Two Los Angeles City Council members angered over new boundaries for their districts alleged Tuesday the panel proposing the maps "placed undue and illegal emphasis on race" and that the process was flawed.

Jan Perry and Bernard Parks expressed their discontent over the Los Angeles Redistricting Commission's latest proposed district maps in a joint letter to Commission Chairman Arturo Vargas and City Attorney Carmen Trutanich. Perry also distributed copies to fellow council members during Tuesday's meeting.

The commission is scheduled to vote on the final maps during an afternoon meeting Wednesday.

"We have very serious doubts that the commission has complied with applicable law in fashioning these districts," Parks and Perry wrote.

Vargas, who also serves as the commission's spokesman, could not be reached for comment.

A spokesman for Trutanich confirmed the letter had been received, but said it was still being reviewed and it was too soon to comment.

The letter accuses the commission of trying to move black voters out of Parks' majority-black South L.A. district - the only majority-black district of the city's 15 council districts - without evidence of public input to justify the move.

The panel also expressed interest in turning Perry's 9th Council District south of downtown, now about evenly split between blacks and Latinos, into a majority-Latino district.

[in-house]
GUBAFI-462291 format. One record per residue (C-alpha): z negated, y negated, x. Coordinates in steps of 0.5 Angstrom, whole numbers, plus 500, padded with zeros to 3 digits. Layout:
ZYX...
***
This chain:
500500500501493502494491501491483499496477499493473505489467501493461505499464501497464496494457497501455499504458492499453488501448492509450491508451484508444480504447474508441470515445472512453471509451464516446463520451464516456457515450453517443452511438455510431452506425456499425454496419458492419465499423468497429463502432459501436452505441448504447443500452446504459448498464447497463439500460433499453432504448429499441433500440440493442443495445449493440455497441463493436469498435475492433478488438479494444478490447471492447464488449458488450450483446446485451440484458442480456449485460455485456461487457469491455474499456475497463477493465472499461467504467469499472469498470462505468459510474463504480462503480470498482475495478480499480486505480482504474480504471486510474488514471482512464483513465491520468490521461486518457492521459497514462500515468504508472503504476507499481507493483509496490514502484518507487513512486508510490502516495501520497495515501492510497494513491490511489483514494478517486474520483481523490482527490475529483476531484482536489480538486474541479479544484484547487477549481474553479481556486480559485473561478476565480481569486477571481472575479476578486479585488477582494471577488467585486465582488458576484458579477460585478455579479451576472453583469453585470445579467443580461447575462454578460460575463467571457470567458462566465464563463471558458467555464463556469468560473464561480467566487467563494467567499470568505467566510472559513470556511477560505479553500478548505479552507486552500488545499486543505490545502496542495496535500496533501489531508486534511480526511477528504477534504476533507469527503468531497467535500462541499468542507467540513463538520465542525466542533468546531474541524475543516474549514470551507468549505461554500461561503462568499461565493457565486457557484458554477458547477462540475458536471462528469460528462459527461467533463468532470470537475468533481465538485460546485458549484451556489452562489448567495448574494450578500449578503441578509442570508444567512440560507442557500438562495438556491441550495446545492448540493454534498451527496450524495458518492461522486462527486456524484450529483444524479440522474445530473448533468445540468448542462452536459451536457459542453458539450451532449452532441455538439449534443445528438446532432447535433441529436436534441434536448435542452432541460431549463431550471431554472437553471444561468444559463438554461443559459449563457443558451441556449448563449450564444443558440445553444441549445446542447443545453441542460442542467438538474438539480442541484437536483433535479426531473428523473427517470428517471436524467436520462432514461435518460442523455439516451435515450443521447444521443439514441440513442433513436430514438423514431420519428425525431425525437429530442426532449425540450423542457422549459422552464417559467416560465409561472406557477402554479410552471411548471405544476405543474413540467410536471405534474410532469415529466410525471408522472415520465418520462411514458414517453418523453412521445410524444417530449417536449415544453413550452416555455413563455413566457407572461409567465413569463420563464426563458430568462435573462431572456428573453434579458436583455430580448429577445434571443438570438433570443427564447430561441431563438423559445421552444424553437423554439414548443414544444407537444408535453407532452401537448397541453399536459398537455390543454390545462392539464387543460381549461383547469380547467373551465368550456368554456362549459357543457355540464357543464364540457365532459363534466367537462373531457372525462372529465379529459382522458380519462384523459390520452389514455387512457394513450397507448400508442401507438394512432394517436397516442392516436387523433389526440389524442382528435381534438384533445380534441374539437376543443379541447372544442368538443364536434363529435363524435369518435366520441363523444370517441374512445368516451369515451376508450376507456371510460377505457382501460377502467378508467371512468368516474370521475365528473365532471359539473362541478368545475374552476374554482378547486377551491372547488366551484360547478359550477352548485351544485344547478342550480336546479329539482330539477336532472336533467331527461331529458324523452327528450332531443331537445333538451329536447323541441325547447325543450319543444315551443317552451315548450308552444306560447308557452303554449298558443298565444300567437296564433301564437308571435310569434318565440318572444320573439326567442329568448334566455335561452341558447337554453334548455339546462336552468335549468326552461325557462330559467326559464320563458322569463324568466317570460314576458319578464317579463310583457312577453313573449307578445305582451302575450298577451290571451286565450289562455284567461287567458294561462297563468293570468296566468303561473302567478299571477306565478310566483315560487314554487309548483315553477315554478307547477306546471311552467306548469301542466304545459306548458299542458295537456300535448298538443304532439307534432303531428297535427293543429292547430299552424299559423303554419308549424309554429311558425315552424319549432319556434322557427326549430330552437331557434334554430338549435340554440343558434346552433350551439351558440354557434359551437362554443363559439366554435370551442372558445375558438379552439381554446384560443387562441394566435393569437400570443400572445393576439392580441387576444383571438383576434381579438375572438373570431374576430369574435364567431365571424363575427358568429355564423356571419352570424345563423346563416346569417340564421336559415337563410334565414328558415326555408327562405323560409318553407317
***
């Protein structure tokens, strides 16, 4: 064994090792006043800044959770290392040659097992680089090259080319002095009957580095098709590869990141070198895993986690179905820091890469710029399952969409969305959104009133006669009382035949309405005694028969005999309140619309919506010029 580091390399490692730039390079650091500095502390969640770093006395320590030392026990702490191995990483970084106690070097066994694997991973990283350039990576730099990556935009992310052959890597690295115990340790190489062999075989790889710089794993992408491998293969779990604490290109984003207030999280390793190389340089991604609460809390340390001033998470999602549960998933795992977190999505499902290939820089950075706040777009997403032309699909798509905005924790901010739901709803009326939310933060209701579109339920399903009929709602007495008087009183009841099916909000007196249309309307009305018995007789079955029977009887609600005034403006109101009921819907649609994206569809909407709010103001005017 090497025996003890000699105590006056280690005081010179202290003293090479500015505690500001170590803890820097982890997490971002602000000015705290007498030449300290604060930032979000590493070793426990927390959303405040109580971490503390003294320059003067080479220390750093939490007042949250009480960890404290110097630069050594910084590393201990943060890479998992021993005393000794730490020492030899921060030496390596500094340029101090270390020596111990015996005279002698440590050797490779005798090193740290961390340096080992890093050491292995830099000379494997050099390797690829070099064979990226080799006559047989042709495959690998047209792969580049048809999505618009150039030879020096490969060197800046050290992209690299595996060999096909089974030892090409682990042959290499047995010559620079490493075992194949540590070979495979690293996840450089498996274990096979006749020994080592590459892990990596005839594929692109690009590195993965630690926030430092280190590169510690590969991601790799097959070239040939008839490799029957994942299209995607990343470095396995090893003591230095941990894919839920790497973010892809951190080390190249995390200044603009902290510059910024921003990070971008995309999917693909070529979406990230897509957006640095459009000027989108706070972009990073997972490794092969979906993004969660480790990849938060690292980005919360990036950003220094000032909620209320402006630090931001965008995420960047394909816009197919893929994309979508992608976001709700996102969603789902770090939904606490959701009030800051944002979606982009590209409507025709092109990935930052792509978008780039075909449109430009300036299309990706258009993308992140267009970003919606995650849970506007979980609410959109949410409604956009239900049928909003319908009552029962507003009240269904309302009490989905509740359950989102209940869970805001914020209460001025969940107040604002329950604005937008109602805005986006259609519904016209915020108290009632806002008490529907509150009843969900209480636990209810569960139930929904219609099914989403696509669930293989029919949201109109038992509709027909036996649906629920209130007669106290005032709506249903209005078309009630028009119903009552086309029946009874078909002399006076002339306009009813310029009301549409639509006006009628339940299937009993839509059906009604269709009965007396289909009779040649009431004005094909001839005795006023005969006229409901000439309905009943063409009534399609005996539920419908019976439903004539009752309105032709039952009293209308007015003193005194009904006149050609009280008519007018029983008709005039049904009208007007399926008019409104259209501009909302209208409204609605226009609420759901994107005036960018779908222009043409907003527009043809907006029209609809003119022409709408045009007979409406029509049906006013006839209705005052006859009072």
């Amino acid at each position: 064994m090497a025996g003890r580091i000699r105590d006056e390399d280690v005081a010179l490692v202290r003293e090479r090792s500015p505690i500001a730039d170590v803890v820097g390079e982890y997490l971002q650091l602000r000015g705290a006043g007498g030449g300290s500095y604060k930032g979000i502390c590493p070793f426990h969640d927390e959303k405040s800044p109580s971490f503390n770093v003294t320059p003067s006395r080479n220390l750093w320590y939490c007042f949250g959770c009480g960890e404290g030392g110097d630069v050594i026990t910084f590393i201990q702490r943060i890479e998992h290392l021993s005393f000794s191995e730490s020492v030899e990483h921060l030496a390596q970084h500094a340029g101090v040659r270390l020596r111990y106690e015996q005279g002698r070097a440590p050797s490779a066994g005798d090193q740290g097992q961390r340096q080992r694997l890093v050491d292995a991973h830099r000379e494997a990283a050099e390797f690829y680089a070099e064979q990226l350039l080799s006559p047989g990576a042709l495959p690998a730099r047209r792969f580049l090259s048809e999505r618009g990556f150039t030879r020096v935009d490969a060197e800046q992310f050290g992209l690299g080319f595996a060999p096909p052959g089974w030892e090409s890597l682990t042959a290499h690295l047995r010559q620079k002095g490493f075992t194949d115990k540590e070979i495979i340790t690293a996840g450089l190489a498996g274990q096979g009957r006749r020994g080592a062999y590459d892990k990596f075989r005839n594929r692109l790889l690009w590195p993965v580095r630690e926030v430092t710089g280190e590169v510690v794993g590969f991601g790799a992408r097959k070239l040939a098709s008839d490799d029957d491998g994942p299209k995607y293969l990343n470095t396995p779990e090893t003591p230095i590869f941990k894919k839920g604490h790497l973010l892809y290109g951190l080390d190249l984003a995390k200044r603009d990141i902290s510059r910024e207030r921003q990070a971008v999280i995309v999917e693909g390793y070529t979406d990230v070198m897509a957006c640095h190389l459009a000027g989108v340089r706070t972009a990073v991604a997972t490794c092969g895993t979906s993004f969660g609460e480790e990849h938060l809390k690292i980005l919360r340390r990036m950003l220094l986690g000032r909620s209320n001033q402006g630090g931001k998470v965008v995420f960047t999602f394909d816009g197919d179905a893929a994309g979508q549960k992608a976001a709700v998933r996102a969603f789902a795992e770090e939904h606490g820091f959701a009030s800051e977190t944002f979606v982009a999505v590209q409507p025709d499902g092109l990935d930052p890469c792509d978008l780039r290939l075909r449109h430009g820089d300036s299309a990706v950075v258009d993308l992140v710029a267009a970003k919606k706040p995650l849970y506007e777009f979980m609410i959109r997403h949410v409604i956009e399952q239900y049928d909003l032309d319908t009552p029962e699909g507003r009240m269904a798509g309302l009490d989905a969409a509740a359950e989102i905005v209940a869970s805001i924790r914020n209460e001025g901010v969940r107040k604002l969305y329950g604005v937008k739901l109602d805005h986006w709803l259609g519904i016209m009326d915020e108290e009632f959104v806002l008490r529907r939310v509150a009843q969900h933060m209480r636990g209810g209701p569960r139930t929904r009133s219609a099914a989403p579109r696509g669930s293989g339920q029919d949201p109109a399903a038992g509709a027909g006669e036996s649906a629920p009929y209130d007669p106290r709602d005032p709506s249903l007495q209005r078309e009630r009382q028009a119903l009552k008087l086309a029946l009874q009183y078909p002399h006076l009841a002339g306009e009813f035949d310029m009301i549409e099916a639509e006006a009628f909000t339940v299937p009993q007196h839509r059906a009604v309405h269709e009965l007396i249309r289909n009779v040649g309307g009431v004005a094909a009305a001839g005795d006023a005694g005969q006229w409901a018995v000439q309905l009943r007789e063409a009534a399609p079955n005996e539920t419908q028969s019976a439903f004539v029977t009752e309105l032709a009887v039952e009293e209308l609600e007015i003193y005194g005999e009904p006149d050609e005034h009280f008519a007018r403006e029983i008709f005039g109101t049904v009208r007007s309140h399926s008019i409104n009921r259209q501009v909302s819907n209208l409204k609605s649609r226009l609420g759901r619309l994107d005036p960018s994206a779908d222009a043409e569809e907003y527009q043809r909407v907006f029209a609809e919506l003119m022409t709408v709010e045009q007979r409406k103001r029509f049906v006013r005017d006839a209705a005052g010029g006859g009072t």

Under the Voting Rights Act, race-conscious decisions in redistricting must be backed up by evidence of racially polarized voting to demonstrate a need to create a new majority nonwhite district, the council members' letter states.

"There has been no presentation of any evidence showing racially polarized voting in any districts in Los Angeles," Parks and Perry wrote. "Without this evidence, the commission obviously placed undue and illegal emphasis on race in this process."

Once the Redistricting Commission votes on the final district maps, they will go to the full council for debate and final approval.

Parks and Perry have threatened to file a lawsuit challenging the maps if the existing recommendations are approved.

"We hope a common-sense individual (on the council) will stand up and say, `Let's do this a different way,"' said Parks' chief of staff and son, Bernard Parks Jr.